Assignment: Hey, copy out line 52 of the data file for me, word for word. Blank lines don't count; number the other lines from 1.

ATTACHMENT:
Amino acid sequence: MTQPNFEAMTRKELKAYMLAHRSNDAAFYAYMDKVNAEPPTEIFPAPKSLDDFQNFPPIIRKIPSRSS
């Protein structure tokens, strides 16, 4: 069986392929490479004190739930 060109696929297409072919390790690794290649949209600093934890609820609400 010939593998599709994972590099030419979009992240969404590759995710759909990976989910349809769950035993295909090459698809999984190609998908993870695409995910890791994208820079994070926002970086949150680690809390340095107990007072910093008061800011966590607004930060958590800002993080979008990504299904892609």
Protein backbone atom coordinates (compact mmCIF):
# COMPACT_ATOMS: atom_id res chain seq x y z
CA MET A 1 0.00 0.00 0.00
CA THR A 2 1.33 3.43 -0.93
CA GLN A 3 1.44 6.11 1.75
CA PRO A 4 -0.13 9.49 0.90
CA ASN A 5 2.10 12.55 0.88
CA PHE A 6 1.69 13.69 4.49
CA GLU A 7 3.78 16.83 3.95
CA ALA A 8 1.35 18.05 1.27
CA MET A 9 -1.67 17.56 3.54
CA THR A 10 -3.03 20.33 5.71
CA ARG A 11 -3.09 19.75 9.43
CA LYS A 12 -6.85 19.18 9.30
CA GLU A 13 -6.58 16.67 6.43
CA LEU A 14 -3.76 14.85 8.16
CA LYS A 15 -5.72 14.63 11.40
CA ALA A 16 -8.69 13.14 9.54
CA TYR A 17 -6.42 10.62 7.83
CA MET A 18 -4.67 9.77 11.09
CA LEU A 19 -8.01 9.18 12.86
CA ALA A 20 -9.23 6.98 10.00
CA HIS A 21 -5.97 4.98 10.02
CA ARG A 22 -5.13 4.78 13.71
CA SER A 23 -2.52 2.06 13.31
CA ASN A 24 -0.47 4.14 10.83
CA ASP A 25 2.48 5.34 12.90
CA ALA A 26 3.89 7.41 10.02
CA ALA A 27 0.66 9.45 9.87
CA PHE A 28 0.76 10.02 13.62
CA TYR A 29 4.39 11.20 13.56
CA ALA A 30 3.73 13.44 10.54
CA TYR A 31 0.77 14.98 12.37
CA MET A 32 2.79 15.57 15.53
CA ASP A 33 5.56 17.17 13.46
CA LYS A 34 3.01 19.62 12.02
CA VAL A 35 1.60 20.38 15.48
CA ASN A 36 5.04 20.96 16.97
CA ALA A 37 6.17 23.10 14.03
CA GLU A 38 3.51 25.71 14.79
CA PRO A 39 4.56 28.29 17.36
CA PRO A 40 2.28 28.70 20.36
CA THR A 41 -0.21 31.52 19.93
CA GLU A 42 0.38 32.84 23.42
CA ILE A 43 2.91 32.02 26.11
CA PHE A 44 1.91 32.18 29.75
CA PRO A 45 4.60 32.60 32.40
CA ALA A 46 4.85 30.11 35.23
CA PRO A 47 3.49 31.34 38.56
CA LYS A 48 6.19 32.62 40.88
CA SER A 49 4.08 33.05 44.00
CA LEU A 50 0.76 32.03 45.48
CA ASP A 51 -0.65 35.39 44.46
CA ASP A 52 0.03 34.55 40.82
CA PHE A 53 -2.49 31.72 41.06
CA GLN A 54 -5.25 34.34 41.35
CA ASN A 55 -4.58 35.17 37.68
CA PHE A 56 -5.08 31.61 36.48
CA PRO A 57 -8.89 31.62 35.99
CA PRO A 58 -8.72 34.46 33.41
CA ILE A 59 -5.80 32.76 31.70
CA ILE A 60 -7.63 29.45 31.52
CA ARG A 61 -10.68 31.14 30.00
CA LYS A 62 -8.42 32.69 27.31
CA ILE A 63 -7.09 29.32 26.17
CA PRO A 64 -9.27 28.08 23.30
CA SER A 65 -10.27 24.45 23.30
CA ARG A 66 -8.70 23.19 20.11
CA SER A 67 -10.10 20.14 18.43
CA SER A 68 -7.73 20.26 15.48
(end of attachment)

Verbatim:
CA LYS A 48 6.19 32.62 40.88